Harriet’s Posts ~ 1868

Harriet Worden

Thursday, December 31

Another lovely day.


Mrs. Baker’s brother seems to be pleased with his visit. They (he and his wife) left at 6 o’clock this evening.

I forgot to mention that Theodore read the inventory last evening.

Mr. Noyes has just finished his “Positivist” article for the World. Daniel Bailey is copying it & tomorrow it is going to be read to the whole family at ten o’clock, and at noon mailed to New York.

The children continue the ordinance of coming to this house after supper. Mrs. Skinner talks to them after their frolic. She says something interesting every time.

And so winds up 1868!

Come on New Year!!!

Wednesday, December 30

A beautiful day; bright and sunny.

G.N.M’s return

George Miller returned from his late trip.

Ralph Hobert’s Visit

Mr. Ralph Hobert & wife called at supper time. He is brother of Mrs. Catherine Baker.
The children took a sleigh ride this forenoon.


An interesting lecture at 7 o’clock, by Mr. F.W. Smith. Subject – Germany.

Tuesday, December 29

Short Visit

A gentleman called last evening, and staid over night with us. He left to-day. He was a
sober looking man.

Myron was busy now-a-days in fixing the new wash-room.

Monday, December 28

Not unpleasant.


On account of an unpleasant odor, the cooking could not be done by steam today.  However, the spoolers and winders went to work as usual, and the washers found no trouble in rubbing clothes.

Brewster Calls Leaves Soon

Mr. Brewster of “Modern Times” made us a call. He came for advice. Mr. Cragin being called upon to entertain him, after having his experience during the past summer, finally told him sincerely what he thought of him, as well as giving him to understand that the Community as a whole did not fellowship him. He also advised him to curtail his visit, and afterwards took him to Oneida. He got what he came for vis. – Advice.


Mrs. Sarah Gibbs, daughter & niece left after dinner – having had a pleasant visit.

Letter from Uncle Horace

Mr. Burt had a letter from Uncle Horace this evening. It was dated at Schenectady. Said he left without purse or script – without two coats & two pairs of shoes. Whither bound or what his plans are not plain. He is far from being in his right mind.

Sunday, December 27

Weather mild.

Engine Put Up

The engine was put up and ready to use by two o’clock. So we can easily do our printing as usual. All right!

Uncle Horace Missing

Uncle Horace is missing. Has not been seen since sometime Friday – has not slept in his room for two nights. He has been a little strange lately, talking about his wife, & c. However, Mr. Noyes advises us not to make much ___ about it, and not to run around much to find him.

John Sear’s Visit

Last evening John Sears gave quite a report of his visit to New Haven, Boston, etc., interesting.

Lectures to the Children by H.S.S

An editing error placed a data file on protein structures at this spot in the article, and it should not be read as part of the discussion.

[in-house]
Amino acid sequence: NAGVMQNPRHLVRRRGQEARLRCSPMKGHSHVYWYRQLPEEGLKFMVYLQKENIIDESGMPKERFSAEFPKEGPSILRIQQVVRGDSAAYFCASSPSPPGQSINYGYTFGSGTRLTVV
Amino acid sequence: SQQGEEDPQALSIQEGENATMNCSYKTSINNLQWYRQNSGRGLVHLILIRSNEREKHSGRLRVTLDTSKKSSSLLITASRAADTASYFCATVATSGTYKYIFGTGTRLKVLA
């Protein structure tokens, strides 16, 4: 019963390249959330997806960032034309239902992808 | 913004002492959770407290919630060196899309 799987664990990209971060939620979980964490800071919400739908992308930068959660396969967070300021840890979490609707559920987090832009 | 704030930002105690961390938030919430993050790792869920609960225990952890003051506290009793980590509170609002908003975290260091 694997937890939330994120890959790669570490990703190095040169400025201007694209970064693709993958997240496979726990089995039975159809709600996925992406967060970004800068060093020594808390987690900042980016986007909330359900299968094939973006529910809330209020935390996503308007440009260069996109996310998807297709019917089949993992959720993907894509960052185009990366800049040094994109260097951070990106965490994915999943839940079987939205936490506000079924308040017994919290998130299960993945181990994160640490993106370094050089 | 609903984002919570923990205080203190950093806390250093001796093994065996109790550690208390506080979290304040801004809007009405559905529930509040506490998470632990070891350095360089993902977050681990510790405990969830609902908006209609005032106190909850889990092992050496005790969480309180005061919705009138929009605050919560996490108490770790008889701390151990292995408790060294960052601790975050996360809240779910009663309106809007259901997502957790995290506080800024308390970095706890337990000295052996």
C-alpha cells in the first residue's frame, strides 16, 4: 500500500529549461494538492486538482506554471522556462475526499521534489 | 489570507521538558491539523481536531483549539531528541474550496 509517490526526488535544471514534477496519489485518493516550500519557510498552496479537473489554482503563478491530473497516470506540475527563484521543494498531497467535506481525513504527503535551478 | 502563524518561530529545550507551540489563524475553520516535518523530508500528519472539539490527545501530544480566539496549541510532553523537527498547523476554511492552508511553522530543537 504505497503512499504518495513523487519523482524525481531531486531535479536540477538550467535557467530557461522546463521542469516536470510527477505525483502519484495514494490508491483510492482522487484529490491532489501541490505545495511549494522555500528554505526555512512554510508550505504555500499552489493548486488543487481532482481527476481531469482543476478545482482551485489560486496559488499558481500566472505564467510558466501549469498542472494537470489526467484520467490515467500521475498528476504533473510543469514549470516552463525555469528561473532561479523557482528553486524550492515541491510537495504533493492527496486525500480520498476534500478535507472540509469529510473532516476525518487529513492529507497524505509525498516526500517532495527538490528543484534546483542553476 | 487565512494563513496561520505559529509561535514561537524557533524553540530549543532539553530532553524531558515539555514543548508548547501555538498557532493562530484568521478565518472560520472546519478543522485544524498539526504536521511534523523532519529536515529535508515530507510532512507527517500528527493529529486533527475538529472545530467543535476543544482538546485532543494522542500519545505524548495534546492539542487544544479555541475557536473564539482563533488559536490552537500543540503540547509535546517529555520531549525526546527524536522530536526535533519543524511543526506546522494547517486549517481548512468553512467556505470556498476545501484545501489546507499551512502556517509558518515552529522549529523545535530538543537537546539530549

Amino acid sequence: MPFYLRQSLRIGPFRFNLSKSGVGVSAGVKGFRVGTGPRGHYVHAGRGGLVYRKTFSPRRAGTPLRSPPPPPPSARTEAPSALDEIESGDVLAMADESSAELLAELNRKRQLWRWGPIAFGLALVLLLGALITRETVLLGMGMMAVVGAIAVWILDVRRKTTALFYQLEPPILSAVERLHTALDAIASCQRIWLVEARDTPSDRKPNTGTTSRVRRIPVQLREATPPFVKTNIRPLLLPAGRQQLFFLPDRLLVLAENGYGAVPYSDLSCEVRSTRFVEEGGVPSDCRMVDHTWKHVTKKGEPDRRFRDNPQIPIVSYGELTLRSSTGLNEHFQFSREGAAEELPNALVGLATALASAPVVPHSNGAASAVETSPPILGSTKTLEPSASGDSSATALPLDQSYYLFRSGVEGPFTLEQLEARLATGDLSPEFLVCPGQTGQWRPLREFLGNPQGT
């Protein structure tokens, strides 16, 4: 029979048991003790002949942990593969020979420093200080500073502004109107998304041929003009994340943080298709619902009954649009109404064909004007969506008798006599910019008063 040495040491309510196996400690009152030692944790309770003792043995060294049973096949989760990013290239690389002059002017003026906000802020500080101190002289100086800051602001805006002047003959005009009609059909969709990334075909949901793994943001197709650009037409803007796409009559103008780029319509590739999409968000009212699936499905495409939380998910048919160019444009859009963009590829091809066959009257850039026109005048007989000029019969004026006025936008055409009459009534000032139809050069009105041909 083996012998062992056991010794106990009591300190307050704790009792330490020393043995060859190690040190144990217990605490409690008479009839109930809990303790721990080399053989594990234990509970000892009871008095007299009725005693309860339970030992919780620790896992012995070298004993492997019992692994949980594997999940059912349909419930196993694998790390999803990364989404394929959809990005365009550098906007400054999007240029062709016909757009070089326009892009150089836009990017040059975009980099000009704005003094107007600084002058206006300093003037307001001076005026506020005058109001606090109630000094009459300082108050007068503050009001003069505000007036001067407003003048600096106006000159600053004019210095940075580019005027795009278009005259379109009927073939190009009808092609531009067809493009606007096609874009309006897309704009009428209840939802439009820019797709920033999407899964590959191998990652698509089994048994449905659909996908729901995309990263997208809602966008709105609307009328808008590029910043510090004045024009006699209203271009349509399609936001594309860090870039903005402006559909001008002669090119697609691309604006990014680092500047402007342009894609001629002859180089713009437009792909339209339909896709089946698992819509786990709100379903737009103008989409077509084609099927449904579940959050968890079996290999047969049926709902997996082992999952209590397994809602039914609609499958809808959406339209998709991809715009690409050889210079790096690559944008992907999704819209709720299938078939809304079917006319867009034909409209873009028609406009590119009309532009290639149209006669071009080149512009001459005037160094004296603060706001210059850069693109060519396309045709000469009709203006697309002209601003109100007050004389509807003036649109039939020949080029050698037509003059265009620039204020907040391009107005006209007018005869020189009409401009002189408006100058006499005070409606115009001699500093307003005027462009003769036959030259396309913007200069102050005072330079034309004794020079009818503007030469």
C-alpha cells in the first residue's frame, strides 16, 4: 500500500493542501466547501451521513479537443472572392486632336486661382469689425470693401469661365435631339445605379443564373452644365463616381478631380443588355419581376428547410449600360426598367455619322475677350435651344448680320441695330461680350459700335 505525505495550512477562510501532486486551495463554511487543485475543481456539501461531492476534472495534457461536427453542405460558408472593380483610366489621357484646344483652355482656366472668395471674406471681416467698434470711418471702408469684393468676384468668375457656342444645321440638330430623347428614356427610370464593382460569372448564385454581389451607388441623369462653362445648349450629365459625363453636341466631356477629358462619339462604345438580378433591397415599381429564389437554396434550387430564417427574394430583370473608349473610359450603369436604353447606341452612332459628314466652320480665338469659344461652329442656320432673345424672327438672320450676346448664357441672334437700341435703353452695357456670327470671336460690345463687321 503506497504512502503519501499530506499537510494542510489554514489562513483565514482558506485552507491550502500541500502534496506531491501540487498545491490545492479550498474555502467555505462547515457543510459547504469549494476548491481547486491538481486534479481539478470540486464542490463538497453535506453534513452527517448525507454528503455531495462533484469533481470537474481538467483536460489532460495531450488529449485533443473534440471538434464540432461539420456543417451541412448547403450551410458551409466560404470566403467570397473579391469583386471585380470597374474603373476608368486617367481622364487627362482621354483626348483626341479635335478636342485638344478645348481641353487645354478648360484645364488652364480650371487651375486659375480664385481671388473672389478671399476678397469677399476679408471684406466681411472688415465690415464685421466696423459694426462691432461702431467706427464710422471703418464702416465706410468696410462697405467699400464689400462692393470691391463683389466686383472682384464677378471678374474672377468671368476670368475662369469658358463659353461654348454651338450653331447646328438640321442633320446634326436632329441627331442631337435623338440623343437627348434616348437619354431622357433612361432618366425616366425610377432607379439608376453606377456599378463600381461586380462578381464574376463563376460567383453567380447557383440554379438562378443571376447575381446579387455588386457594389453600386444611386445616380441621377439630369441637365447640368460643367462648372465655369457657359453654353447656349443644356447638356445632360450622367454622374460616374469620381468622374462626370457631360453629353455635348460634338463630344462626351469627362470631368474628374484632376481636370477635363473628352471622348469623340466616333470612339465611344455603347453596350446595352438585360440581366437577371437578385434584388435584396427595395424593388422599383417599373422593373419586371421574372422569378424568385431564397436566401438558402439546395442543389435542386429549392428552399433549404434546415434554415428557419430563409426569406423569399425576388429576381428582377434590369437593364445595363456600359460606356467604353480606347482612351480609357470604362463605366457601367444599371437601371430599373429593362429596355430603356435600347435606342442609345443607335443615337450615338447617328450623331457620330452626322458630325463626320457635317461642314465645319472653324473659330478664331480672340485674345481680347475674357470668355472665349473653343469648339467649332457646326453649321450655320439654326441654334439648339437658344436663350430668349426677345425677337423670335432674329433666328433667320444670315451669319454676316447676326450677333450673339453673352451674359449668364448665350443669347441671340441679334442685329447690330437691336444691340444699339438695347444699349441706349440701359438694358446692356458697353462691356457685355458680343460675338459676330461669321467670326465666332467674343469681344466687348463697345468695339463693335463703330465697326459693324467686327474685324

Mother Skinner has begun a course of lectures to the children, on the “Providence of God.” She gave the first last evening. The children pay quite good attention and appear to understand what she says. To-night the children sang and marched.

Meeting out, and we had several songs.

Saturday, December 26

Gone for Engine

Our man started at 8 o’clock this morning for Utica, to get the steam engine, which we hear is finished.

Horses in the Pond

One of our hired men, going across the Willow Place pond with a load of stone, broke in to the ice. Nothing serious occurred. The horses were soon extricated.

All Right

At four o’clock the engine was seen coming over the hill, near Mud Creek, and in a few moments, it was in the building. Ready hands placed it in the engine room, and it is said that by a strenuous effort, it can be put in readiness for use tomorrow. Good luck has thus far attended it.

A Visit

Mr. Leet’s daughter Sarah with her little girl & niece came to day over Sunday.

Friday, December 25

Quite a cold “Merry Christmas,” – however, very merry.


George Allen and John Sears returned from abroad.

The Children’s Hour

Mr. Noyes proposed an entertainment for the children. So a nice supper consisting of bread, butter, frosted cakes, nuts, raisins, & c. was gotten up. And a long table was set in the upper sitting room. Many busy hands prepared it, so that at the return of the bathers, all was ready. At the appointed time, the little ones were brought over. It was a surprise, evidently, from the exclamations of Oh! Oh! as they saw so generous a display. They were soon seated, and ate their supper while nearly the whole family were looking on. The corridor was crowded. Father Noyes looked on approvingly. It was a beautiful sight, and the children all behaved beautifully. While they were seated, a group of company (who came to the “concert” as they said) happened in to look at them.